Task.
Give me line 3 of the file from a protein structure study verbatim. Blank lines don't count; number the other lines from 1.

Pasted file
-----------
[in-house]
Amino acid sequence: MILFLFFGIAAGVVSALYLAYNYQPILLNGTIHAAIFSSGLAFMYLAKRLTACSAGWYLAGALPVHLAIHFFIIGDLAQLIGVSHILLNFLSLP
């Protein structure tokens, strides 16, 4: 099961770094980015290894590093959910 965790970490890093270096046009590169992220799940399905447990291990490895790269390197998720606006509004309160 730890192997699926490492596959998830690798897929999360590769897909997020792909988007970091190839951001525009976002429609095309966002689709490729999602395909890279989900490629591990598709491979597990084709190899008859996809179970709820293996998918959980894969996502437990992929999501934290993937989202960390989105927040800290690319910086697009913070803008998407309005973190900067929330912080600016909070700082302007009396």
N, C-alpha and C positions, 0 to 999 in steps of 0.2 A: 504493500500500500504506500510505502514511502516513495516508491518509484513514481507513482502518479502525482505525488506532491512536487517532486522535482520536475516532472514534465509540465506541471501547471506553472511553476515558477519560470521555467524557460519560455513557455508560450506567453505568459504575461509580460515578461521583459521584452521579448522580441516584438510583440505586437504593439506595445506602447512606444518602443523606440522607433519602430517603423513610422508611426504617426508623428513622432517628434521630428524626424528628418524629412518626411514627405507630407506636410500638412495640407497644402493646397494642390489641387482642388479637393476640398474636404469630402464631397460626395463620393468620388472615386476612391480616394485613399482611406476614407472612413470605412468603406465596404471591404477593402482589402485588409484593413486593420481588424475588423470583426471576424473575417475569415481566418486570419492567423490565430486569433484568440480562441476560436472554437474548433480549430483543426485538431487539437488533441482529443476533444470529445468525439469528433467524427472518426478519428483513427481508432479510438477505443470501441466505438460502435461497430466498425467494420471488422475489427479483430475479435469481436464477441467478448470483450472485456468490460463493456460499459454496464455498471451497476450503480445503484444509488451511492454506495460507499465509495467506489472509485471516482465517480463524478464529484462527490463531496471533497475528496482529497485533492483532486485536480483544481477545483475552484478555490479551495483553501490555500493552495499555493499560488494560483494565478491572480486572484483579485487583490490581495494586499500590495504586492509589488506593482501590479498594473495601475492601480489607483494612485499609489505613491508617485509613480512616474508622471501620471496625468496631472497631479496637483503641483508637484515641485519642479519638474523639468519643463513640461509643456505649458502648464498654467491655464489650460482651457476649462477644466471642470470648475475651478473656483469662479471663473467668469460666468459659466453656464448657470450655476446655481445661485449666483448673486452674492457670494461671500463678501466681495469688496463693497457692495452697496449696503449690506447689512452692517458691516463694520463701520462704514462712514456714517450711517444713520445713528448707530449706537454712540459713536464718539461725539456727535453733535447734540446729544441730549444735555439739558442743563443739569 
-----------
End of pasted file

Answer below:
């Protein structure tokens, strides 16, 4: 099961770094980015290894590093959910 965790970490890093270096046009590169992220799940399905447990291990490895790269390197998720606006509004309160 730890192997699926490492596959998830690798897929999360590769897909997020792909988007970091190839951001525009976002429609095309966002689709490729999602395909890279989900490629591990598709491979597990084709190899008859996809179970709820293996998918959980894969996502437990992929999501934290993937989202960390989105927040800290690319910086697009913070803008998407309005973190900067929330912080600016909070700082302007009396």